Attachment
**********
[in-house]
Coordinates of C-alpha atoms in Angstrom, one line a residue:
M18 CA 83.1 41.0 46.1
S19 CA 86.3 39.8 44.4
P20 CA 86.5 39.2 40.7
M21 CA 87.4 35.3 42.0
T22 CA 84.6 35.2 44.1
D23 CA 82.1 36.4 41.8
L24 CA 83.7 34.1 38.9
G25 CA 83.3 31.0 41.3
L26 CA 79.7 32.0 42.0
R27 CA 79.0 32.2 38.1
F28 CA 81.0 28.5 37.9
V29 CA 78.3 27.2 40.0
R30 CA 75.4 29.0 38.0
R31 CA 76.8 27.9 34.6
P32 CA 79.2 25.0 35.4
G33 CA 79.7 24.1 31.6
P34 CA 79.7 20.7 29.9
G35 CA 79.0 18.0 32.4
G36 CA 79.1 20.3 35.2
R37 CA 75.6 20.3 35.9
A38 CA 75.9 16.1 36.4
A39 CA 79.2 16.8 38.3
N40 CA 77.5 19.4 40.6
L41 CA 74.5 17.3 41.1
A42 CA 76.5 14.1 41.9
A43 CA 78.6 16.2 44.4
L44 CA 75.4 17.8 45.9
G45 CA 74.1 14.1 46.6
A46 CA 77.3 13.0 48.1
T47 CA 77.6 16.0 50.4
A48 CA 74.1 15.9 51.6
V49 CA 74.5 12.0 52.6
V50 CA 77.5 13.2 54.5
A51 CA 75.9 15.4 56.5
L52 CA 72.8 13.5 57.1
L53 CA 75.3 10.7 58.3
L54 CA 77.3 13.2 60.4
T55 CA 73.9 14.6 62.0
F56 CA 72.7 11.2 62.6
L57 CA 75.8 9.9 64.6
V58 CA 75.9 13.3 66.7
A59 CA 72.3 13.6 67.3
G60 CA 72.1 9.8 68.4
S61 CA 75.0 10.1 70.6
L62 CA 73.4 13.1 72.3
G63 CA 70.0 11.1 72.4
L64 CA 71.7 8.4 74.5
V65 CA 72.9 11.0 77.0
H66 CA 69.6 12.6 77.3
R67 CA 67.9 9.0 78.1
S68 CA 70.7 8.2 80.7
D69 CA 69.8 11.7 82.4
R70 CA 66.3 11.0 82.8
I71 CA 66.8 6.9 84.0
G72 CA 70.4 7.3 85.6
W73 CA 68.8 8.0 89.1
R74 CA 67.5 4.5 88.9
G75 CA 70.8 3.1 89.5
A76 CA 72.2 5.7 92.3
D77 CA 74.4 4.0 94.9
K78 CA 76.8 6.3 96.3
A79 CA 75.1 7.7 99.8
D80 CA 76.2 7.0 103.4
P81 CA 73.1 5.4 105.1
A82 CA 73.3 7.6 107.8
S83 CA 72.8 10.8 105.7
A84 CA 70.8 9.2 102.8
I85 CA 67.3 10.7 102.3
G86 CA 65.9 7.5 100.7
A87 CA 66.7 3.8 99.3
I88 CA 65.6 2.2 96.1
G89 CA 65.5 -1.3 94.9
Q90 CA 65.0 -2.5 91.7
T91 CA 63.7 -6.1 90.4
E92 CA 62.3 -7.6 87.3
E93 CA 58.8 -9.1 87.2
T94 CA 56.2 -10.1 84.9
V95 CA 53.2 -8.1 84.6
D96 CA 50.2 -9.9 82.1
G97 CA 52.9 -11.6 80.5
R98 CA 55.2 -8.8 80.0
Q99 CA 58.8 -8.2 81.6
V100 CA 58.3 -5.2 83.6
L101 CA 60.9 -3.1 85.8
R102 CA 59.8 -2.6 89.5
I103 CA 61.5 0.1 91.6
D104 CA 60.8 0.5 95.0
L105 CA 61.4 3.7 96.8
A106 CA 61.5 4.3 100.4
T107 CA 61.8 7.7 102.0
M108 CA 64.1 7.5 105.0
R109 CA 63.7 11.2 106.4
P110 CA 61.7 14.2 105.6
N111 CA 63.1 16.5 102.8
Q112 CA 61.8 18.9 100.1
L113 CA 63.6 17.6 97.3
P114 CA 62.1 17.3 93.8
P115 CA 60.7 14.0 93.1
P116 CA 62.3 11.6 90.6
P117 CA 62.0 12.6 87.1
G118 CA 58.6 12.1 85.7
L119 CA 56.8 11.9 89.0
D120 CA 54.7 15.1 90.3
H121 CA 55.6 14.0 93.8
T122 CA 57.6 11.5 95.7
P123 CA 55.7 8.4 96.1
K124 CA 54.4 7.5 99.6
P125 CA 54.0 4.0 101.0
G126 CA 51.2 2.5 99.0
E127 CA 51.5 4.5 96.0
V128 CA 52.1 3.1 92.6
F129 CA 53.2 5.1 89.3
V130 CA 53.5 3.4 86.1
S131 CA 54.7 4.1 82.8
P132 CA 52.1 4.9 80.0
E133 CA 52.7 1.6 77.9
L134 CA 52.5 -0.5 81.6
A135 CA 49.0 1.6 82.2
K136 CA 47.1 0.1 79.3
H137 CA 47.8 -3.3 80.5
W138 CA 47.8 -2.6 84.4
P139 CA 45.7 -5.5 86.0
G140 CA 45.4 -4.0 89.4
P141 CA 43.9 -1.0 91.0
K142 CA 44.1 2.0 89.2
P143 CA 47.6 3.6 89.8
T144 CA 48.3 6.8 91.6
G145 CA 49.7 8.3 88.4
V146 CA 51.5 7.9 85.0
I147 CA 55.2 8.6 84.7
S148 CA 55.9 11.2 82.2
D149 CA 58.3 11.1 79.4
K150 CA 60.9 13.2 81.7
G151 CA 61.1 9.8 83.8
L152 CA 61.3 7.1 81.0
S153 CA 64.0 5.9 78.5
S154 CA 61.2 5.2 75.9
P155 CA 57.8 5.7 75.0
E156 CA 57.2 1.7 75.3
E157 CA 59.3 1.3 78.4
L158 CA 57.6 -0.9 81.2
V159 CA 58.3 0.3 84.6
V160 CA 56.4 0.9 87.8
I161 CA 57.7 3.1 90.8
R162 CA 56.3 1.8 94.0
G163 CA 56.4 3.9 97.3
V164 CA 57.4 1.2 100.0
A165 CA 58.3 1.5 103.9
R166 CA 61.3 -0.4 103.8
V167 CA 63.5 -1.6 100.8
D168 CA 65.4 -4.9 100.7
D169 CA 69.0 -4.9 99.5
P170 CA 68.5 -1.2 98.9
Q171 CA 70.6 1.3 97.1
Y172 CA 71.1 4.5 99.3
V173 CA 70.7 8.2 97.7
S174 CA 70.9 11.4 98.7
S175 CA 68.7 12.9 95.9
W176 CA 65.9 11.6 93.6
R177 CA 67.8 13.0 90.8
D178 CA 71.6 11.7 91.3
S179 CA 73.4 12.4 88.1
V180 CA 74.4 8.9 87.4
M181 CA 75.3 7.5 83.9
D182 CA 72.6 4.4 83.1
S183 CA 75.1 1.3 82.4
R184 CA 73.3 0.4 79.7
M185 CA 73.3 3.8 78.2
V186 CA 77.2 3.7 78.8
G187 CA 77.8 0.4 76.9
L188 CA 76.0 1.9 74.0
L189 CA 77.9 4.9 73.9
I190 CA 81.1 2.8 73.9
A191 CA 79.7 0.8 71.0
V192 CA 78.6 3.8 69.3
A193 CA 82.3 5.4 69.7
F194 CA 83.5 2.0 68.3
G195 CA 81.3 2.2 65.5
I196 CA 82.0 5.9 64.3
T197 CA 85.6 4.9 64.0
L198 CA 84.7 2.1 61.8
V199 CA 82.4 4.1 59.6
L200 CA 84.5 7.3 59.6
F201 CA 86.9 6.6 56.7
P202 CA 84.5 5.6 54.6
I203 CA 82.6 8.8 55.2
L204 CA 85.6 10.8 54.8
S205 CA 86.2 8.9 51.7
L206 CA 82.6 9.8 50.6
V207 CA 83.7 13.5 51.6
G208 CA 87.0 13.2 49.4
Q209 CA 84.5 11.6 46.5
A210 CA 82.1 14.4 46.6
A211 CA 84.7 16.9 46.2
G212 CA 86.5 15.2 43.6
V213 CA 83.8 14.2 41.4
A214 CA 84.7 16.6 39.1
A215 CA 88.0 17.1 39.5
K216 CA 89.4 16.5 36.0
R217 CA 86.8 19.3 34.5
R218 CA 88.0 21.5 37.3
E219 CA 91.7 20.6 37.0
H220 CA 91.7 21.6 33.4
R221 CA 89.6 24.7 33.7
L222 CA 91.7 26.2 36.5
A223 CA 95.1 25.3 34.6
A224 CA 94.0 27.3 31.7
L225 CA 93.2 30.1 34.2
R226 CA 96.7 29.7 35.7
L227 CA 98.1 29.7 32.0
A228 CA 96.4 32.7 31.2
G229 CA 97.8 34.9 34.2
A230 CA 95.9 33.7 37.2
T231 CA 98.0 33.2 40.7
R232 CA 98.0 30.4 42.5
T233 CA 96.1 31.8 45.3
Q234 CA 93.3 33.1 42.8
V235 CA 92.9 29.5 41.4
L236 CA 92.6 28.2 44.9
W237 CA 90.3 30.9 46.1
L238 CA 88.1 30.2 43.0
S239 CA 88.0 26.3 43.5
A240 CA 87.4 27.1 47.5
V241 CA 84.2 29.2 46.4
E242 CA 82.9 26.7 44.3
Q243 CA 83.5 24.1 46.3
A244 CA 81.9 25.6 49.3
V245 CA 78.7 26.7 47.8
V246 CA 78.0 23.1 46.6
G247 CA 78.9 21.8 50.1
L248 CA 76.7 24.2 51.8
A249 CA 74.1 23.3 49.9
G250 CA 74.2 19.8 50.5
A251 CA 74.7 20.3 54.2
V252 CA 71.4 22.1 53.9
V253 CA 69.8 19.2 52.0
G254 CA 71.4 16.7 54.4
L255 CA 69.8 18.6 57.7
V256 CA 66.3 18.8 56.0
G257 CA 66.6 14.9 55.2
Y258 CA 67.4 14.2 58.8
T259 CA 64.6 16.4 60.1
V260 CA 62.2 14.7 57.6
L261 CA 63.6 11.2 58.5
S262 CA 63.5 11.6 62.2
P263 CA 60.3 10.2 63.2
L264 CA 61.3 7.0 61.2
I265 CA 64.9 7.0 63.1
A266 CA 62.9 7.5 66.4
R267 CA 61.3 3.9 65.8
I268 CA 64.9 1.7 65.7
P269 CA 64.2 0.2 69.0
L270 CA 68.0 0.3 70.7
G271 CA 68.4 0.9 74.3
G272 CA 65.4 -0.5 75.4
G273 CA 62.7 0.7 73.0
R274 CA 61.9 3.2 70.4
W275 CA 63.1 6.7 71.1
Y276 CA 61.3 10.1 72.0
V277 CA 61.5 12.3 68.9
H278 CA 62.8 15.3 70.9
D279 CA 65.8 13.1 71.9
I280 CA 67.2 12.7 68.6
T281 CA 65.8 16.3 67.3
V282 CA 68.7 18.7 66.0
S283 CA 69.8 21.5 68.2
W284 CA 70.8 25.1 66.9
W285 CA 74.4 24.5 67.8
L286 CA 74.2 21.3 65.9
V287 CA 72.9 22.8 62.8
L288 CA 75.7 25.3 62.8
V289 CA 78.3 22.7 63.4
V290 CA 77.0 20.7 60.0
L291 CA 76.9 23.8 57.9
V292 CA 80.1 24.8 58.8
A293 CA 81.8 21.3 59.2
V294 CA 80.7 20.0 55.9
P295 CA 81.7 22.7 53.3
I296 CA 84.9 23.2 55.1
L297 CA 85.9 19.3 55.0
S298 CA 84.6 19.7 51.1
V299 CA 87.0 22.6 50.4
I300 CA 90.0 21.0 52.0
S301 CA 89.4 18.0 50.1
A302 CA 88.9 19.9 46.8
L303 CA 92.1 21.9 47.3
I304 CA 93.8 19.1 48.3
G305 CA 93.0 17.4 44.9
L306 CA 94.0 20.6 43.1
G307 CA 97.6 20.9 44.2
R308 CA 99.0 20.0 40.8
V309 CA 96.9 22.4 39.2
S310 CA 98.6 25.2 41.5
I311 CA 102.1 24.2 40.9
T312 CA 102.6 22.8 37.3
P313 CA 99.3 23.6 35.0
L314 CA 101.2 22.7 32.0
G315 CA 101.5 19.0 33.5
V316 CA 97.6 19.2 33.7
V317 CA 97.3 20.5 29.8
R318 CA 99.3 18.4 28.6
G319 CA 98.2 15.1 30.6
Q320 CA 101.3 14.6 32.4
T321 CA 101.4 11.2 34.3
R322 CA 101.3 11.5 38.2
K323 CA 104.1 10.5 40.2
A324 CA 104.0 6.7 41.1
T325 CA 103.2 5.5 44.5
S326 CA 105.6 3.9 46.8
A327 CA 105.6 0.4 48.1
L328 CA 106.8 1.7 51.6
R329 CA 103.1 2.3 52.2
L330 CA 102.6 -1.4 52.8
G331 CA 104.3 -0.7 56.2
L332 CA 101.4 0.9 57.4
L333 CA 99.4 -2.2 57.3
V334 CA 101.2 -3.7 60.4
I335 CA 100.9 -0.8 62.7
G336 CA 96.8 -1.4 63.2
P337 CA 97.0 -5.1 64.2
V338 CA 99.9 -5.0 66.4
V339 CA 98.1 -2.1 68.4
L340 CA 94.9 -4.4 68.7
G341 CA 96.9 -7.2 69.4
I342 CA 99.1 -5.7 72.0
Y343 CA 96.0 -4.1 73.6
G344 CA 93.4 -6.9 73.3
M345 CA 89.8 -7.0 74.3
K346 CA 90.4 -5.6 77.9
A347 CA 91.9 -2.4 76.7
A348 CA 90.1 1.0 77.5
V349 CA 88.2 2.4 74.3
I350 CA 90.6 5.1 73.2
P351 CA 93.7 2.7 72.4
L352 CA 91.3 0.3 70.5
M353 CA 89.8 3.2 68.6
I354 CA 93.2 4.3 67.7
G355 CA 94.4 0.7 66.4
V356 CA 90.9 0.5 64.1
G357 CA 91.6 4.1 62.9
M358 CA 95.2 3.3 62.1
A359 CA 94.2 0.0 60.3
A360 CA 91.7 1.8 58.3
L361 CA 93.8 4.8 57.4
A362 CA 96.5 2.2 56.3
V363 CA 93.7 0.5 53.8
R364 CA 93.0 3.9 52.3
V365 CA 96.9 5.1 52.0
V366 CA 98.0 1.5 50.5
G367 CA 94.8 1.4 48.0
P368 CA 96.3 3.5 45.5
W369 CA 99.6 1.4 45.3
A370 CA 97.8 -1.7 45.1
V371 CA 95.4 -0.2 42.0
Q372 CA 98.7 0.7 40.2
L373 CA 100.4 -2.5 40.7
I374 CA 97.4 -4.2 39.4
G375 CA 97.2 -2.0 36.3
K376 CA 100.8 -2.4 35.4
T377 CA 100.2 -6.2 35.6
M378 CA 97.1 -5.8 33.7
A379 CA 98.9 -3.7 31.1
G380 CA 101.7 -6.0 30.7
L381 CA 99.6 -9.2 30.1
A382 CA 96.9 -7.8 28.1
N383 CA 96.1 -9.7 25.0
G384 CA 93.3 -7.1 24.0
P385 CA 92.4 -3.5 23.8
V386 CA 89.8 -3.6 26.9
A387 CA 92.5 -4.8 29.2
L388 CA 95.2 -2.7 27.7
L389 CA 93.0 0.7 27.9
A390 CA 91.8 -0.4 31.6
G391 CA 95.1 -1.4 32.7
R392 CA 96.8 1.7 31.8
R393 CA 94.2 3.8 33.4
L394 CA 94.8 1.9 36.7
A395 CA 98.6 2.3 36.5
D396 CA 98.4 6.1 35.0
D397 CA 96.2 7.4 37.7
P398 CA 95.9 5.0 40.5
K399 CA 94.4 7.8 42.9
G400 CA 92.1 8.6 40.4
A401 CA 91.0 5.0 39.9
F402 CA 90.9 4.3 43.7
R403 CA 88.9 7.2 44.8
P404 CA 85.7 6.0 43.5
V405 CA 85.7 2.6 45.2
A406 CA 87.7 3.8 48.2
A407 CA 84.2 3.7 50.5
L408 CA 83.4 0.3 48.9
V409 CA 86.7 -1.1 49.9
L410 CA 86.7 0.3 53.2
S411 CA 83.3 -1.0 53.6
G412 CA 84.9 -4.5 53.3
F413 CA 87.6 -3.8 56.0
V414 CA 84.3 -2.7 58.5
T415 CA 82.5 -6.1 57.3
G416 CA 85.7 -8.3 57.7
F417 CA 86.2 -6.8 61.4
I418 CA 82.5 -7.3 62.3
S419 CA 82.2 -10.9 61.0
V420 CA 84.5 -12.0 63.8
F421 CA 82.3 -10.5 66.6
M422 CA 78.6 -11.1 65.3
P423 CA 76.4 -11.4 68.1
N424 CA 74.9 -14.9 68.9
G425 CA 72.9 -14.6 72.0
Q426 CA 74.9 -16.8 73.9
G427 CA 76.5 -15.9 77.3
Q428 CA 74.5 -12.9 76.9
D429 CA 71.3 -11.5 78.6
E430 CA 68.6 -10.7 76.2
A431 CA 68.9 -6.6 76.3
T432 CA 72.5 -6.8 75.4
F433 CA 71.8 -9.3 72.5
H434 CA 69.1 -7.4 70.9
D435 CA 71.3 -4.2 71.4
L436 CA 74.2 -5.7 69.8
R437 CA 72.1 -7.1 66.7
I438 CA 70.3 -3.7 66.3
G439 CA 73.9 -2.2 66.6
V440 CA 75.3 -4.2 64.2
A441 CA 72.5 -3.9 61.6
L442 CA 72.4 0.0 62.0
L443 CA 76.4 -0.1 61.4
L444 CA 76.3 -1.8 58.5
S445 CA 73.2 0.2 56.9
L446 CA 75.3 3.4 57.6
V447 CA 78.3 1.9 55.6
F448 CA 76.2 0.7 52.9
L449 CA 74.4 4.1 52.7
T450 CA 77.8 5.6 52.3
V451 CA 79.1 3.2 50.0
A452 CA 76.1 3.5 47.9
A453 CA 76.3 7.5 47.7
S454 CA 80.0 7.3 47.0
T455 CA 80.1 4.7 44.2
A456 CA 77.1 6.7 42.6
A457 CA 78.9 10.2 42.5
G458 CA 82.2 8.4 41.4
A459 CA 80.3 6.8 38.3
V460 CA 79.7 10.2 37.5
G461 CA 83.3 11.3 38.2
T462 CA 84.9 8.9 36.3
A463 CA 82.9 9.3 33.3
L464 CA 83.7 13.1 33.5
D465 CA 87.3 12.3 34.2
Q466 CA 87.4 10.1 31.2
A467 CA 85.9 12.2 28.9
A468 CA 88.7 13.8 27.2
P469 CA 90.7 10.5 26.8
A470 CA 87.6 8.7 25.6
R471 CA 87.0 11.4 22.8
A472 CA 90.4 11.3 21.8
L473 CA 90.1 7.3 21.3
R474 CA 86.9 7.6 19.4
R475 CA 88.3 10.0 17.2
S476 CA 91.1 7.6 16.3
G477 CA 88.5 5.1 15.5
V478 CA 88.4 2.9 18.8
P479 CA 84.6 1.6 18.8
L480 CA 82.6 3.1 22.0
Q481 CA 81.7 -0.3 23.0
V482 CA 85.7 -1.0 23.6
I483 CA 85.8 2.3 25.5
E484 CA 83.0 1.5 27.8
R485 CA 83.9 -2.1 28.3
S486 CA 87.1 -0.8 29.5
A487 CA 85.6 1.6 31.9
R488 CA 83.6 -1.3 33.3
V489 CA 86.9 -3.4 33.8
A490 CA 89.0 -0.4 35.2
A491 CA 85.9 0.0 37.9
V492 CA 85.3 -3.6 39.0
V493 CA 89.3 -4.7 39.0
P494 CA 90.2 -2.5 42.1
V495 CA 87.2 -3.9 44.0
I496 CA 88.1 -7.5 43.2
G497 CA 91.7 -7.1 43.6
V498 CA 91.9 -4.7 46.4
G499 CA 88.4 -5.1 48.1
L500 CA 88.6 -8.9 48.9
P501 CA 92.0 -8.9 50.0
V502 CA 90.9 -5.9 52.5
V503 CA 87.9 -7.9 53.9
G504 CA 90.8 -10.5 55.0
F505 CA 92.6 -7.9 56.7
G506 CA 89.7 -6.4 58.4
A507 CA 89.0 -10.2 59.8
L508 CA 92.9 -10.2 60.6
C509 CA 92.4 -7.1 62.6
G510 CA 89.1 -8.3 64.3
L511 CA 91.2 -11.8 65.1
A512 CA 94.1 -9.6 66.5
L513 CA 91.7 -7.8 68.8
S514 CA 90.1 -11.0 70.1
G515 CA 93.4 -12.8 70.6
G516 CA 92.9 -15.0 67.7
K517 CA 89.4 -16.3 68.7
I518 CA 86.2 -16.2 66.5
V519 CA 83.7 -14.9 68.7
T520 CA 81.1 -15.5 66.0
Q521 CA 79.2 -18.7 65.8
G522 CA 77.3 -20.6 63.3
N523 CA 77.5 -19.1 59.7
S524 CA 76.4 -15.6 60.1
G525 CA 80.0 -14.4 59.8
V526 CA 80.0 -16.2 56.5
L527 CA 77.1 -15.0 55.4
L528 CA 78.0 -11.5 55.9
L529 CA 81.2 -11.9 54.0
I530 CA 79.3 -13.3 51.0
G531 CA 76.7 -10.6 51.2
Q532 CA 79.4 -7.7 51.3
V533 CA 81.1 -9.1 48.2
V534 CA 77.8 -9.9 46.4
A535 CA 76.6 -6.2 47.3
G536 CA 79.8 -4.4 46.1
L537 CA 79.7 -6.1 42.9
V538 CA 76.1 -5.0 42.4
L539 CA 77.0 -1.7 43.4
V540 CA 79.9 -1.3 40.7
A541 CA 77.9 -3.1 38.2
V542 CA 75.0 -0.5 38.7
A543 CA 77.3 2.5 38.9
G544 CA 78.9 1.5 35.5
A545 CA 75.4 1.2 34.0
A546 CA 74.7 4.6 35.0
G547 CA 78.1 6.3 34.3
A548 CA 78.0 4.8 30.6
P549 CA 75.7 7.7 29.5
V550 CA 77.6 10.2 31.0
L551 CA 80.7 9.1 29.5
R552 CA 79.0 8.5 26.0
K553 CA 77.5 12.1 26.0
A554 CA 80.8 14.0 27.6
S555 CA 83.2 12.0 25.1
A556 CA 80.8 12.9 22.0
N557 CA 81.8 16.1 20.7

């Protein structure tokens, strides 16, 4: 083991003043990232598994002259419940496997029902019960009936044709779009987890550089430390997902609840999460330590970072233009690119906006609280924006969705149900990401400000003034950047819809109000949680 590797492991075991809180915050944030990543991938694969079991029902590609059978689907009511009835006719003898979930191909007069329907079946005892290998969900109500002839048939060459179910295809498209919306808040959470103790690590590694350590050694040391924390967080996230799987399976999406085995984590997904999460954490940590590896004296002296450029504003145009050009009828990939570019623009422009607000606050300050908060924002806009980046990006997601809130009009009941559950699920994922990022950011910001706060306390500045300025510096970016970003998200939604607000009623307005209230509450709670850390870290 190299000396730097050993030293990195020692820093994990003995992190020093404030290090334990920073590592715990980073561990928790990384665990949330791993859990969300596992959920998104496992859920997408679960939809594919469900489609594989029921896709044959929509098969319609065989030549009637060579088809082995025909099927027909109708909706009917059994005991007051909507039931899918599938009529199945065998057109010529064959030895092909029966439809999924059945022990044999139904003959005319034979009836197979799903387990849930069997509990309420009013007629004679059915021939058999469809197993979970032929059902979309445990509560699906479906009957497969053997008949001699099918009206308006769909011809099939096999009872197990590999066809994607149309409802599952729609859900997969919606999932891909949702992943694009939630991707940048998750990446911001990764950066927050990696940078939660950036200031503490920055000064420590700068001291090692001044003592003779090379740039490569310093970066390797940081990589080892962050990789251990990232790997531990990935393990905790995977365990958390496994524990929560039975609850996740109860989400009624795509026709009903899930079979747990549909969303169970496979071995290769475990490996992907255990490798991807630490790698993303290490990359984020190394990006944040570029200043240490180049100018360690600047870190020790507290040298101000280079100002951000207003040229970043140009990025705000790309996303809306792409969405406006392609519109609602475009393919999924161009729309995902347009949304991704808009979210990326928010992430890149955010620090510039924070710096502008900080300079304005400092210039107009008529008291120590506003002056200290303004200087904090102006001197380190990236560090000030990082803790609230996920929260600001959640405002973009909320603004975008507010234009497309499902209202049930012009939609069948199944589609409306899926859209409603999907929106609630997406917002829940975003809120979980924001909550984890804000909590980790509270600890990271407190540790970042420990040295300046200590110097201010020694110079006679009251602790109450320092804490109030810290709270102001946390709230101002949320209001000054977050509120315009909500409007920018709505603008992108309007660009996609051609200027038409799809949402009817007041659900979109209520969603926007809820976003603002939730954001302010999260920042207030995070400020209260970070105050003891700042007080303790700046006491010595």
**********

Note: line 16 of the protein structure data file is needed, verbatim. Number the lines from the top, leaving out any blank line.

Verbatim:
R31 CA 76.8 27.9 34.6